Thanh Le tells his story 30 minutes at a time, one morning after another, sitting in the front office of his shop on Q Street.
It’s the only half hour he has in his busy life, before Tam's Auto Repair opens for business.
We sit and talk, the door open to let in summer, a framed photo of the pope and fading Husker football schedules staring down at us.
I call him Tam.
Most of the customers who visit this shop in the shadow of the revitalized Antelope Valley -- Union Plaza on one side, NeighborWorks townhouses rising on the other -- call him Tam, too.
He’s not Tam.
It’s his daughter’s name, the 57-year-old mechanic tells me on our last visit. “Easier to pronounce.”
Thanh and Lang have four daughters. They have five grandchildren with one more on the way.
Thanh has owned this shop for 25 years. He tore down the house that came with the land. He built three bays and hired two mechanics and paved a big parking lot that is filled with cars ready to be worked on, or driven home.
He operated a smaller shop before this and worked at a meat-processing plant before that and lived with his family back in Vietnam before that.
He remembers the day in 1975, after days on a ship sailing away from Saigon and the North Vietnamese Army, hearing the voice on the radio.
“President Ford,” he says. “He said we could come to America.”
* * *
We start in Vung Tau.
The city where Thanh grew up with his parents, his four brothers and two sisters.
The owner of Tam’s Auto Repair sits on a tall stool wearing his gray and blue work uniform, his black hair cut short.
It’s a few minutes after 8 on a Tuesday morning, but the clock on the wall says it’s 1:30. A customer drifts in the open door.
“We open at 8:30,” Thanh says. “Come back later, please.”
His father was a carpenter, a woodworker. His mom sold groceries from the side of the road.
They weren’t rich, he says. They weren’t poor.
“I’m going to school. I’m helping my dad do the carpentry. We were very happy.”
They were faithful Catholics and Thunh belonged to a troop of boys -- like scouts -- who played and sang together.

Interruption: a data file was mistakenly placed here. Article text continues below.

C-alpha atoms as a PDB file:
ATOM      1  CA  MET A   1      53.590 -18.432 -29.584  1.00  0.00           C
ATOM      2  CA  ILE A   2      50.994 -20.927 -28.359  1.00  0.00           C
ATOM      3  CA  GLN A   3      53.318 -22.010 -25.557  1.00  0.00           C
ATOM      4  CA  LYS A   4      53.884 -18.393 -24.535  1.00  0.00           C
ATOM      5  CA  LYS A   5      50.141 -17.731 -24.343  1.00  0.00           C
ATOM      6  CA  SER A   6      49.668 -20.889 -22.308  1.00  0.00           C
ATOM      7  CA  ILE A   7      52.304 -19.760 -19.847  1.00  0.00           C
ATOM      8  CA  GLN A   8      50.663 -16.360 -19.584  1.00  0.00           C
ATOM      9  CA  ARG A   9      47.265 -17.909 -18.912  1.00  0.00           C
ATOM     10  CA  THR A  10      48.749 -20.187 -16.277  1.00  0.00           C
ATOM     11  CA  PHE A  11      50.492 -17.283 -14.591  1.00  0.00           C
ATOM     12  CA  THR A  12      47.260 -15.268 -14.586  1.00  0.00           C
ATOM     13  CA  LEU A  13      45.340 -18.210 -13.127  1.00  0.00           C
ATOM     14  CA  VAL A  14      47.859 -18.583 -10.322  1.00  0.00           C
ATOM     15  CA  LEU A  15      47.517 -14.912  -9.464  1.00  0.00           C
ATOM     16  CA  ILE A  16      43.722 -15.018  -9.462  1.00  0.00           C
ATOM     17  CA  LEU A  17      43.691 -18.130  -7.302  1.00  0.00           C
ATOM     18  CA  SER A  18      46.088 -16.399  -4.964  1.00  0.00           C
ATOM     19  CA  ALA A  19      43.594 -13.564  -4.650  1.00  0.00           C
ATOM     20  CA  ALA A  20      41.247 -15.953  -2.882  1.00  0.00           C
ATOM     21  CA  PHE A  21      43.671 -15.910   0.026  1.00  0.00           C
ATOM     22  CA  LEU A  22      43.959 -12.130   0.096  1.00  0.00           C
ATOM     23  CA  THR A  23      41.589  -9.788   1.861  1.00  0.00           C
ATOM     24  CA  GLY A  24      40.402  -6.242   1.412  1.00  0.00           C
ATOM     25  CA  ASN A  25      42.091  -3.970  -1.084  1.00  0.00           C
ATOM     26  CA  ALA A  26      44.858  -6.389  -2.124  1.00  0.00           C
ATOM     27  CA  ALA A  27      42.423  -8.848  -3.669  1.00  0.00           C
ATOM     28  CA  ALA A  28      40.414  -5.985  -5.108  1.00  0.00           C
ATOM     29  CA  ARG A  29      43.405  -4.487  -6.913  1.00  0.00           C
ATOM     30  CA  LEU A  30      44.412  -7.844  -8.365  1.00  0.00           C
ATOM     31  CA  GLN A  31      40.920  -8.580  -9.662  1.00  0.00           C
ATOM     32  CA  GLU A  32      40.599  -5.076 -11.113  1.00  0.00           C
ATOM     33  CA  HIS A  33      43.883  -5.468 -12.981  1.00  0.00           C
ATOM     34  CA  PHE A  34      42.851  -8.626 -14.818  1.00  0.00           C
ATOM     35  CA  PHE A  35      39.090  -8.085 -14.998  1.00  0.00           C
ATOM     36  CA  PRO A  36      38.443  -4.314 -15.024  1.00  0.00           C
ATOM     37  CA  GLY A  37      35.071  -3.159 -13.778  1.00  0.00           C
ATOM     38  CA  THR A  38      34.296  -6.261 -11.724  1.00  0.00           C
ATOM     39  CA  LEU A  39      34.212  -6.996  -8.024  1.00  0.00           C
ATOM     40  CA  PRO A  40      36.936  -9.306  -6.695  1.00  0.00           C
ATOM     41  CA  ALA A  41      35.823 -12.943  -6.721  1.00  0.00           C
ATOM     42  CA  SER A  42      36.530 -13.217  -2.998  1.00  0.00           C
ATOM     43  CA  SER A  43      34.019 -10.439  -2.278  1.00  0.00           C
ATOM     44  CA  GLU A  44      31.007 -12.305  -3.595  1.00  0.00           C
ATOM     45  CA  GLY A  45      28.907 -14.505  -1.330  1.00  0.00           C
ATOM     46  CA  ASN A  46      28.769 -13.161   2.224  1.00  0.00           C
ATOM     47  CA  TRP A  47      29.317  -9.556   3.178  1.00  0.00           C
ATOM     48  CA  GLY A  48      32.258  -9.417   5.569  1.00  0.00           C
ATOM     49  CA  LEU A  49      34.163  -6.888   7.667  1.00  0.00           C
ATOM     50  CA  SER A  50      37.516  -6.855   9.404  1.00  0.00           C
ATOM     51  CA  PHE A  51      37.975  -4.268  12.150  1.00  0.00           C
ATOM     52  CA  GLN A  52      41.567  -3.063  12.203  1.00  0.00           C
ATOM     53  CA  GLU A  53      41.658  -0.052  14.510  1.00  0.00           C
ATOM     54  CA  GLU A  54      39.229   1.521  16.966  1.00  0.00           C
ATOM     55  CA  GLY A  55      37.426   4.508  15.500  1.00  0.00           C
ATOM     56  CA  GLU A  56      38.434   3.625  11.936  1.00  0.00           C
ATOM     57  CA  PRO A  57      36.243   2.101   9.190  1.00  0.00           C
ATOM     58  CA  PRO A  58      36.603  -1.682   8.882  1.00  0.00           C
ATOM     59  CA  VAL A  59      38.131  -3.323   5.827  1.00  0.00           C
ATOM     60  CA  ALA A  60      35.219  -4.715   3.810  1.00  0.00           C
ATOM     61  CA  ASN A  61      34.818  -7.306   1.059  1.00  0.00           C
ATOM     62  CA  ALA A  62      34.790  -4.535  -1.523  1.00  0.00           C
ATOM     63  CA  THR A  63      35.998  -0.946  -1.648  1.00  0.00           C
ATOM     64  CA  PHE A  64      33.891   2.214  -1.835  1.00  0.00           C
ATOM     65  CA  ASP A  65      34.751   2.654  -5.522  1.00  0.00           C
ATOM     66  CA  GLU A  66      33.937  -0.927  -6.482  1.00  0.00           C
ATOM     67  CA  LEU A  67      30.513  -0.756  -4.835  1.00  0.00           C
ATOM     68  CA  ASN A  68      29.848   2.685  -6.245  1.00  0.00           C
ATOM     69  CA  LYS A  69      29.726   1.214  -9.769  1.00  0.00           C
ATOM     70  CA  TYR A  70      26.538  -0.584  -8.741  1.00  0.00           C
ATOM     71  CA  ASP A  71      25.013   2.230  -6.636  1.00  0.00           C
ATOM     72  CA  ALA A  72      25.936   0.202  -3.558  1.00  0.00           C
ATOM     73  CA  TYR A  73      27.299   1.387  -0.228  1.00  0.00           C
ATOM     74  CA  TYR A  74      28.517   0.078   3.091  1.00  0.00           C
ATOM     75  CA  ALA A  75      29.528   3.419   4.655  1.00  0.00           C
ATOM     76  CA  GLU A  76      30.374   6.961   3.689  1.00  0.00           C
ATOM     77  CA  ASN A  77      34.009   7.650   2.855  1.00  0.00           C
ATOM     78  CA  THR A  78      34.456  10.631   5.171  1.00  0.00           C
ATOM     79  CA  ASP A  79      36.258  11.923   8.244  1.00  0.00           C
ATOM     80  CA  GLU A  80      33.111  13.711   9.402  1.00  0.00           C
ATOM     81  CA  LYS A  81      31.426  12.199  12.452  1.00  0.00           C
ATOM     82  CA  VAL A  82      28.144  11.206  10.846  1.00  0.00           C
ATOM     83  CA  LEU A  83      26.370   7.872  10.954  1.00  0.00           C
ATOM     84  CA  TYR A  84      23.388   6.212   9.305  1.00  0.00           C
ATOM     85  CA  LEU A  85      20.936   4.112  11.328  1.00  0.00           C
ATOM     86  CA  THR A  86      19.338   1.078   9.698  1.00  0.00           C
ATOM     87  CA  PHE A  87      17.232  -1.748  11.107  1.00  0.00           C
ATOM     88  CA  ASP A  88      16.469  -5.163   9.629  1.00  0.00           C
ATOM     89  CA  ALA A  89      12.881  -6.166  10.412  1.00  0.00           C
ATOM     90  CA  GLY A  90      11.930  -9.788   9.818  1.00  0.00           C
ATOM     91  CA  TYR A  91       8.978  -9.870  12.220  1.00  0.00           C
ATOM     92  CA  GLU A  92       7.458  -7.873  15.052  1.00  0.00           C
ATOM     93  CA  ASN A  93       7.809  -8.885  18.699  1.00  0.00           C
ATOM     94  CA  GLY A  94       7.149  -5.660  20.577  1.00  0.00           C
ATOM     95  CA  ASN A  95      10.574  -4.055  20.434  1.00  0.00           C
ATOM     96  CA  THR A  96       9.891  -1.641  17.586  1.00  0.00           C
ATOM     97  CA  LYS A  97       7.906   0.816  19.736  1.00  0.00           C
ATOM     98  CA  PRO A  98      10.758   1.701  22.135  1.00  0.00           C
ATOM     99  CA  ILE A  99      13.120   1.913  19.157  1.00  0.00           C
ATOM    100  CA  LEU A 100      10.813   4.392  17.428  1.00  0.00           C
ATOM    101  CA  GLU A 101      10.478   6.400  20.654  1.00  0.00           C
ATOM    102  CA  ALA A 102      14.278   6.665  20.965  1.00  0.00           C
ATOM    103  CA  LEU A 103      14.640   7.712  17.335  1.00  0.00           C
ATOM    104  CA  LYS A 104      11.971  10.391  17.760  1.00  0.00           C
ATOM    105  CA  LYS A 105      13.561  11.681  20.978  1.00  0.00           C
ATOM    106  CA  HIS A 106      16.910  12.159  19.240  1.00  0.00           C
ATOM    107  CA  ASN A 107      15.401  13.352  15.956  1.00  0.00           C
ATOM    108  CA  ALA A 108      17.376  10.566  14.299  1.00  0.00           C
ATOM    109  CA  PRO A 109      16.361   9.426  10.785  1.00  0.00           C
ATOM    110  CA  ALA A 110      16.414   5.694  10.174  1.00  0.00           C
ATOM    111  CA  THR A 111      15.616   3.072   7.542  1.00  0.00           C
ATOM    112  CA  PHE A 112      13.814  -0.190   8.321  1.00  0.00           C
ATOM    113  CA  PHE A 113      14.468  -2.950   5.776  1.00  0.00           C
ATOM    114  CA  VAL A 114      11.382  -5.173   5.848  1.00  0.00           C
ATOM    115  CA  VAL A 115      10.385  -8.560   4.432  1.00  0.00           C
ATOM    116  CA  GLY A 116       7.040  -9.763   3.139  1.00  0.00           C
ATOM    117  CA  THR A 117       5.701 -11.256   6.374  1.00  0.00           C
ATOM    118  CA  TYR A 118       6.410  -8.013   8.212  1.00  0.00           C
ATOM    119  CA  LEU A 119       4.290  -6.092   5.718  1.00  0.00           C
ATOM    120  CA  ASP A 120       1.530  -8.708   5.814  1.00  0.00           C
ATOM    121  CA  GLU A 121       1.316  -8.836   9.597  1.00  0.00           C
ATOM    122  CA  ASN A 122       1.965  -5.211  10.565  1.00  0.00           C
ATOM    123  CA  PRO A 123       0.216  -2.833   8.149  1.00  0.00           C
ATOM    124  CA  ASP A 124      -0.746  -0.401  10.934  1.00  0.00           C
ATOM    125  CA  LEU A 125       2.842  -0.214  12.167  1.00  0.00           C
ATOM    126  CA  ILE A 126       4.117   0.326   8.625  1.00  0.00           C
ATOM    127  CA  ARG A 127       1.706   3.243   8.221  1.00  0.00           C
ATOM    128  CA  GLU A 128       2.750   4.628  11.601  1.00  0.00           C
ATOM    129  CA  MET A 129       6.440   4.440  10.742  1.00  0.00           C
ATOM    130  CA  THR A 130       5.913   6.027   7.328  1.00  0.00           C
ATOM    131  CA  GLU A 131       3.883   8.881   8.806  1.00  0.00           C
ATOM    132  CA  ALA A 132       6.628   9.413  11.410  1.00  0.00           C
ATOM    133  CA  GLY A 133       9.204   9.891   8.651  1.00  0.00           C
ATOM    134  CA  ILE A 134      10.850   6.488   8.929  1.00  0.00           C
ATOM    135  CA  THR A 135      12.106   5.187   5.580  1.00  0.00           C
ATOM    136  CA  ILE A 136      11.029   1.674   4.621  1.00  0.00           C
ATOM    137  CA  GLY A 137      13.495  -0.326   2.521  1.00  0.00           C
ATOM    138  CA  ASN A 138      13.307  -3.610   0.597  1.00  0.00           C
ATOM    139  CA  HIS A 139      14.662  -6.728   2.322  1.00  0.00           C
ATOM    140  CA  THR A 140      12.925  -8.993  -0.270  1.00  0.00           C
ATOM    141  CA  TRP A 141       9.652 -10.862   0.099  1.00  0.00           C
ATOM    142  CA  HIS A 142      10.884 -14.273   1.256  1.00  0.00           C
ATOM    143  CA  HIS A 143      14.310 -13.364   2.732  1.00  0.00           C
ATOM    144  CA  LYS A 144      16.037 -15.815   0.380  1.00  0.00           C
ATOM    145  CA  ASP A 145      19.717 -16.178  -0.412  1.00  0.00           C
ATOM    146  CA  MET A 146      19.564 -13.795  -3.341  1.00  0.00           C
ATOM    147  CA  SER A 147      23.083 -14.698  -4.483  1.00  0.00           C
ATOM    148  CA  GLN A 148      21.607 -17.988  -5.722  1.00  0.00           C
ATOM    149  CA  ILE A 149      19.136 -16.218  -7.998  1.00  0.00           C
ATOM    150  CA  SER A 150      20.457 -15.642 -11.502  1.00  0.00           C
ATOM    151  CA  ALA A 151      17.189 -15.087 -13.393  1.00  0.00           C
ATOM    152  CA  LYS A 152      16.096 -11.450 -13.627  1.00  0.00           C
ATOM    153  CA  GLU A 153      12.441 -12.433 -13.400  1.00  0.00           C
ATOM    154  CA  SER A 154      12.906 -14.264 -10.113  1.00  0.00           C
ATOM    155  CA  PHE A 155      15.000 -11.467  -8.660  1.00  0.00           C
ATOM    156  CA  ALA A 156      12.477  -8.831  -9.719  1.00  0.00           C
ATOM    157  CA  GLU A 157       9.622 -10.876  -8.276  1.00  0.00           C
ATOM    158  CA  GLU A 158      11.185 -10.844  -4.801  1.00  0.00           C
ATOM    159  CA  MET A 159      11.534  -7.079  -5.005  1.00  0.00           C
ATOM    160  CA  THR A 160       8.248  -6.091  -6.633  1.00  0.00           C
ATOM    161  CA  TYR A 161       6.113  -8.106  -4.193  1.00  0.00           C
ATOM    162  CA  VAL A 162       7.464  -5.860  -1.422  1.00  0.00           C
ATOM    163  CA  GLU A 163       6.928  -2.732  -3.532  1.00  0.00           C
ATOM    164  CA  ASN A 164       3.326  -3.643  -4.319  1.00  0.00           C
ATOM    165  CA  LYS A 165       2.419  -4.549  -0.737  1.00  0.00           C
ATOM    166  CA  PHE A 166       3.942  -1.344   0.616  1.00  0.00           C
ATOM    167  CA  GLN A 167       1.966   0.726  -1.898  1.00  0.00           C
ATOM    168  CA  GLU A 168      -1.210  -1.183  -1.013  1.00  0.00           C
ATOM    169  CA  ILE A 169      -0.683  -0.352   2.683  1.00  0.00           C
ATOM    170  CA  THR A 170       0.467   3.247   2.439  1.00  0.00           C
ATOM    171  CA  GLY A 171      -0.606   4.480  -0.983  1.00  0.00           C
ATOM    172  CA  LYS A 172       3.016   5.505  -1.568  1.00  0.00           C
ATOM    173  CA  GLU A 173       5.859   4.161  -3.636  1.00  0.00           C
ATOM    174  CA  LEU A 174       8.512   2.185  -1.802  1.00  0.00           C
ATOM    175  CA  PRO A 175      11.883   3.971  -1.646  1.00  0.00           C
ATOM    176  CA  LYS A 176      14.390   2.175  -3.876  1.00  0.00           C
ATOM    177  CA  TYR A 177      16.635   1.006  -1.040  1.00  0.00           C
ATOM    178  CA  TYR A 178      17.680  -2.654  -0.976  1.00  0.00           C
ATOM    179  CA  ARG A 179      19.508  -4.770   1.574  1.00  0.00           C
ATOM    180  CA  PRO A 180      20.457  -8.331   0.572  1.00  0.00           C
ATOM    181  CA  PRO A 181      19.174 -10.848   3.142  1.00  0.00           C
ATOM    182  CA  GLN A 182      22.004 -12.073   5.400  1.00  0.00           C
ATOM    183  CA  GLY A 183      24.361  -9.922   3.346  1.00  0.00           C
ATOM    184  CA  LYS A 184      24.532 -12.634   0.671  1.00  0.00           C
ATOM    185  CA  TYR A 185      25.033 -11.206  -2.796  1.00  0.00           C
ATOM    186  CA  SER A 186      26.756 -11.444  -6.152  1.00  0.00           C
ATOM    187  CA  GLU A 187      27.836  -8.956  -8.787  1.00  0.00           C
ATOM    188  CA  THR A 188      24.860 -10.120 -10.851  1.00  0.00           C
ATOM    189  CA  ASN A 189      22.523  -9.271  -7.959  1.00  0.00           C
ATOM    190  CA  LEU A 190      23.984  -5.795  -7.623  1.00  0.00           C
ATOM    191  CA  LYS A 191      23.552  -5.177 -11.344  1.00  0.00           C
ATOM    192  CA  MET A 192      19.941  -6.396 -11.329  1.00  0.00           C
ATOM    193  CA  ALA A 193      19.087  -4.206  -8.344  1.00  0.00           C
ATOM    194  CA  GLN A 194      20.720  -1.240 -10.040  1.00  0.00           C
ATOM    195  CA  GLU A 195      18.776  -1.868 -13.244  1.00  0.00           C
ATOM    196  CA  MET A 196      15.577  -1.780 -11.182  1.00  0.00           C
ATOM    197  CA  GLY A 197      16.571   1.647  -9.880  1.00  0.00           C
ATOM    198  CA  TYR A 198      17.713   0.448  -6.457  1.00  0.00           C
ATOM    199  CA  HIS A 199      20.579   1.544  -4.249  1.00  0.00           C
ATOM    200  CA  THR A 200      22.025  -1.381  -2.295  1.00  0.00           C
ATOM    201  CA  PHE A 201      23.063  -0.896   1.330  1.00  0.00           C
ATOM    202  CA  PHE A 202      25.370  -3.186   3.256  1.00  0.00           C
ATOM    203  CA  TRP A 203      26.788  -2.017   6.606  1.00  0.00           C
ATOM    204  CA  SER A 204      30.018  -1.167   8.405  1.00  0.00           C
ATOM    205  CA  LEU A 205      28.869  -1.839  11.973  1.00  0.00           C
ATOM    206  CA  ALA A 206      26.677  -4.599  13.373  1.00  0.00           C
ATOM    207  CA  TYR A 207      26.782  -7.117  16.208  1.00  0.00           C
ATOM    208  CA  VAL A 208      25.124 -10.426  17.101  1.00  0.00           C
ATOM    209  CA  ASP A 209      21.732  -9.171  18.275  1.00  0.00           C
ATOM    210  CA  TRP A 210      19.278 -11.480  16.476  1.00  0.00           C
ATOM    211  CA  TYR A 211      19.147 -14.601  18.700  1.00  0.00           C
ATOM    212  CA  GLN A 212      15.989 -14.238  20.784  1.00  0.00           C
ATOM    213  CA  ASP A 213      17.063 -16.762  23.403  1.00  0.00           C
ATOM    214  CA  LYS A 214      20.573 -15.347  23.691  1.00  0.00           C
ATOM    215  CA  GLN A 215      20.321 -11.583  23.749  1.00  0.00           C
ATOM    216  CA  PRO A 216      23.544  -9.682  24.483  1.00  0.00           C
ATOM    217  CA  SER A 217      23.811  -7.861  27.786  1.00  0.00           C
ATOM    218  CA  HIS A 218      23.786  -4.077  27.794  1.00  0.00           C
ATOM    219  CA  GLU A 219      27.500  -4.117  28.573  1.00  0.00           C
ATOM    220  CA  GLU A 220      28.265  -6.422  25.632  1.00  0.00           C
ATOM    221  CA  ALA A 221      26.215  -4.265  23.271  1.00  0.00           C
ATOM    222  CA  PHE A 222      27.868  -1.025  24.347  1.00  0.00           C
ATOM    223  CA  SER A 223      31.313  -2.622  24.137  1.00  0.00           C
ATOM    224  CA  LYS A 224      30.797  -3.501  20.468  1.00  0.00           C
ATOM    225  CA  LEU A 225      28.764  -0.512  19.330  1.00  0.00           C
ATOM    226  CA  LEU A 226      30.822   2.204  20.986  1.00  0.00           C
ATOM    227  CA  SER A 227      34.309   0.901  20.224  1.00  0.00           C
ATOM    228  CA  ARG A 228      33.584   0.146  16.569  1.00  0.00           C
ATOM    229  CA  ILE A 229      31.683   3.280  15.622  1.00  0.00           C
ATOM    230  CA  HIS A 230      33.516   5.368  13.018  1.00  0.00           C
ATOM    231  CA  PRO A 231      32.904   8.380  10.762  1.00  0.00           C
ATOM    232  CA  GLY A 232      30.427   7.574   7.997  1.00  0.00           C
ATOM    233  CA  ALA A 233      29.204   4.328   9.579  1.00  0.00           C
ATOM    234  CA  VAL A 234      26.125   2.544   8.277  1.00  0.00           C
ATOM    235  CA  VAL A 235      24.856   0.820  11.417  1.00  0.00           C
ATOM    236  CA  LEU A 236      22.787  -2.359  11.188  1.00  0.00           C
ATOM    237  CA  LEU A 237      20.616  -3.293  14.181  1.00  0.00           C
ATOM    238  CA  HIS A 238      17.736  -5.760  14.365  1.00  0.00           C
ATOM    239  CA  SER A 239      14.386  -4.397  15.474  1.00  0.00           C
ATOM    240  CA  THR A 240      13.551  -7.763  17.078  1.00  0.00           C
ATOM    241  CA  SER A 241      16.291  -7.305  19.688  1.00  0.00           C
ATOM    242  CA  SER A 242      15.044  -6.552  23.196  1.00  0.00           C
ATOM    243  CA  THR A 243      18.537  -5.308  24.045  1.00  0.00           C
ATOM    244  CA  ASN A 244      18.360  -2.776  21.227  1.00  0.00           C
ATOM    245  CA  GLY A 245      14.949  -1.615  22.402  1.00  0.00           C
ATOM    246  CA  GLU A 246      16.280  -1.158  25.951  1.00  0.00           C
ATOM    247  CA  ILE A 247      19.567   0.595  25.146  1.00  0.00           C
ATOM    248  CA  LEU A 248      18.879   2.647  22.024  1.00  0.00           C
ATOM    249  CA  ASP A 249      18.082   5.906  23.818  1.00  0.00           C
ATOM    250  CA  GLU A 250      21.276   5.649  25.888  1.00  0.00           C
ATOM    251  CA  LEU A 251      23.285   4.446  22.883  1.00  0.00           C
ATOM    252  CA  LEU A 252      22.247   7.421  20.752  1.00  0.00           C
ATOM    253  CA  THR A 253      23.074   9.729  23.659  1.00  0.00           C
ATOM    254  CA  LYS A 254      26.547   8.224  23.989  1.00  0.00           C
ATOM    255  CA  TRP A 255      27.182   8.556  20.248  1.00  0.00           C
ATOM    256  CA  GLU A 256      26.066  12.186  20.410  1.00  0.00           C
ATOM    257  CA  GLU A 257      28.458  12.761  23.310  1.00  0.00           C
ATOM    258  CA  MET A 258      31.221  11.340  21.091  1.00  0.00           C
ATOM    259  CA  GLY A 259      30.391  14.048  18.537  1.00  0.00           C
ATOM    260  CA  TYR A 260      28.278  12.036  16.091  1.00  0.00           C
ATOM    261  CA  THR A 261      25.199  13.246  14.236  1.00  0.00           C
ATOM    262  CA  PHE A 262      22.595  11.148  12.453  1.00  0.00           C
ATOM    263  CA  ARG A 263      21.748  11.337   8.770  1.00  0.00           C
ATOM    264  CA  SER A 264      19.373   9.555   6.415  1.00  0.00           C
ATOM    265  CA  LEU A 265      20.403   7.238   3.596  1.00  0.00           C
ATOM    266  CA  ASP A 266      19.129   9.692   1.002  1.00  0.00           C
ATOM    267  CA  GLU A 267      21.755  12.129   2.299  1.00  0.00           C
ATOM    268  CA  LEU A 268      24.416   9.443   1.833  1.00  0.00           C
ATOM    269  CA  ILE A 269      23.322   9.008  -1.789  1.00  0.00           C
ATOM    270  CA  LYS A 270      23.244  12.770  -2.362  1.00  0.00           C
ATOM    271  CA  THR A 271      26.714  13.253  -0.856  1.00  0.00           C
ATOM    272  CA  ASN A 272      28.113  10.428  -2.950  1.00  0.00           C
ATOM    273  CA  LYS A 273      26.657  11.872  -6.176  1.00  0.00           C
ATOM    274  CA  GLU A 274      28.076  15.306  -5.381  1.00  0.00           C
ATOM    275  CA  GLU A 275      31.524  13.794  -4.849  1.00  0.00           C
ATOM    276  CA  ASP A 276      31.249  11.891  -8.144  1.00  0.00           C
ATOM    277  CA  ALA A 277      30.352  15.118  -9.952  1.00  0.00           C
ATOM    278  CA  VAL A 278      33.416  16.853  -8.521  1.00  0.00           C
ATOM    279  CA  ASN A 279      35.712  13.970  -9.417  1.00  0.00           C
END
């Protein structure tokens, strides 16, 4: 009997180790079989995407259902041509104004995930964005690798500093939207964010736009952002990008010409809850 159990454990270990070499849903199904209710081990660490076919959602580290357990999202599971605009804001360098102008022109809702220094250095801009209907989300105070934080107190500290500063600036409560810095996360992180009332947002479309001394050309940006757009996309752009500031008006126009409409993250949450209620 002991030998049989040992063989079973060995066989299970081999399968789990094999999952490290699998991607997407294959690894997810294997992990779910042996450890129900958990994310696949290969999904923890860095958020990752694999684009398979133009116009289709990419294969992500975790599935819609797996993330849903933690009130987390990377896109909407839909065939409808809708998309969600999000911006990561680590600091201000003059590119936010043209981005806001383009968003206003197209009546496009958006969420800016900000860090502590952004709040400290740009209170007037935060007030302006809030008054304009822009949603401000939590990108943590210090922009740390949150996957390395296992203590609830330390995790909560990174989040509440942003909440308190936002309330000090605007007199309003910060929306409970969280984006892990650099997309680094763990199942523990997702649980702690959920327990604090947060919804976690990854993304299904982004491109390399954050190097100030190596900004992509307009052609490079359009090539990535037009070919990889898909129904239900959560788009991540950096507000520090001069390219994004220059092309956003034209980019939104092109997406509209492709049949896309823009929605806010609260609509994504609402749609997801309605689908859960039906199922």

He was a teenager so he didn’t think so much about the war, even though it was the backdrop of his days -- the constant whir of helicopters and airplanes overhead, the American soldiers who passed, tossing chocolates and candy.
Even though his older brothers were in the South Vietnamese Army and Navy, even though his turn would come soon.
“By that time, I was already registered,” Thanh says. “At night, after 11 o’clock, I took turns walking around with a gun to guard the village.”
Even before the Fall of Saigon, people were fleeing to Vung Tau, a port city 45 miles away. They came on crowded barges without food and water.
“I have that image all my life,” Thanh says. “The children were dying and people pick up the bodies and bury them.”
* * *
Thanh’s family was lucky.
On April 28, 1975, his brother secured them passage out of the country. It was a Sunday and they’d just returned from Mass. Thanh’s older brother was in the Navy and knew of a ship in the harbor where families were gathering.
It was providence, Thanh says, that everyone of them was home when the time came.
“Somehow we all gathered at the house," he says. "I think it was God's plan. I do.”
They left everything behind and joined 15 or 20 families with dozens of children.
Out at sea, bombs fell around them. They had no food and only a trickle of rusty water and no place to go.
A bigger ship picked them up and a day later they got the news the South had surrendered; the Viet Cong were taking over.
“We cut the anchor and go to the Philippines.”
When they arrived, they learned President Gerald Ford had authorized select American cities to accept Vietnamese refugees.
But first, a C-130 transport plane flew them to Guam, where a tent city had been erected for the flood of people. Thanh remembers the flight, his family and 100 others seeking asylum.
“They put you in there and there were no seats,” he says. “We lay down like a fish, side by side.”
Thanh looks at you with his eyes wide. He laughs.
“That’s the way it was.“
* * *
They landed in Florida and then Michigan and, later, Louisiana, where Thanh learned English and graduated high school and went to college for a year.
“I couldn’t find a job,” he says. “My brother said, ‘Go to Nebraska, they have a lot of jobs.’”
On his first day, Thanh applied at Square D and Alpo and Farmland Foods in Crete. They all called back: When can you start?
Farmland was paying the most -- $5.85 an hour to run an electric knife trimming fat from pork bellies.